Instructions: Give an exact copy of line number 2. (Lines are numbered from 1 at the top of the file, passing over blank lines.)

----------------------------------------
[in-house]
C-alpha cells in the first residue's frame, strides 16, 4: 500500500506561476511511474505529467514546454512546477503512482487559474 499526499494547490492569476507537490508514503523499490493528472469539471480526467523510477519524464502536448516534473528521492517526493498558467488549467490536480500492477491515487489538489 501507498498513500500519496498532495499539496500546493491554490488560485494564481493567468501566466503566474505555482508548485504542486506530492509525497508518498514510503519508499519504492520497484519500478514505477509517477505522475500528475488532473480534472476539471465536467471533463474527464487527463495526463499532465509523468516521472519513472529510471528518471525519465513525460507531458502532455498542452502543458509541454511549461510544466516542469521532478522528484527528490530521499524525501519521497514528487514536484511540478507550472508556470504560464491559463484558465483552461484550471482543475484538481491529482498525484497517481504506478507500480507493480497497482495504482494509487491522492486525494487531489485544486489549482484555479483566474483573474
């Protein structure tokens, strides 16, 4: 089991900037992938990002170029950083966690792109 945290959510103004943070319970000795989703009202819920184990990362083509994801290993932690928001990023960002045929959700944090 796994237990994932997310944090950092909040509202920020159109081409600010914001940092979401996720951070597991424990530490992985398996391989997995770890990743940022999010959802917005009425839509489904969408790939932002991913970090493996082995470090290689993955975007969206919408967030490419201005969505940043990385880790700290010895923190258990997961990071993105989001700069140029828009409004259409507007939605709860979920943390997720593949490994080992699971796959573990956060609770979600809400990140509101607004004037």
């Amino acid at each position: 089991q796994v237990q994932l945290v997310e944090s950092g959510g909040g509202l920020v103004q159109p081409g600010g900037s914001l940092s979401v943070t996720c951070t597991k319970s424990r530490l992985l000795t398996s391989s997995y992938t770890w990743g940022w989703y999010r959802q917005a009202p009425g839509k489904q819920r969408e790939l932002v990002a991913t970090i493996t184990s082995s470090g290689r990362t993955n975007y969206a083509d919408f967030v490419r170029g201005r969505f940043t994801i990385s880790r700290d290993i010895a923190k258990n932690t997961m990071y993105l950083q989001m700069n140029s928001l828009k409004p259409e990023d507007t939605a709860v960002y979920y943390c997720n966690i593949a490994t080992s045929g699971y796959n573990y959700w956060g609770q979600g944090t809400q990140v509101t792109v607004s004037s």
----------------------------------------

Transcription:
C-alpha cells in the first residue's frame, strides 16, 4: 500500500506561476511511474505529467514546454512546477503512482487559474 499526499494547490492569476507537490508514503523499490493528472469539471480526467523510477519524464502536448516534473528521492517526493498558467488549467490536480500492477491515487489538489 501507498498513500500519496498532495499539496500546493491554490488560485494564481493567468501566466503566474505555482508548485504542486506530492509525497508518498514510503519508499519504492520497484519500478514505477509517477505522475500528475488532473480534472476539471465536467471533463474527464487527463495526463499532465509523468516521472519513472529510471528518471525519465513525460507531458502532455498542452502543458509541454511549461510544466516542469521532478522528484527528490530521499524525501519521497514528487514536484511540478507550472508556470504560464491559463484558465483552461484550471482543475484538481491529482498525484497517481504506478507500480507493480497497482495504482494509487491522492486525494487531489485544486489549482484555479483566474483573474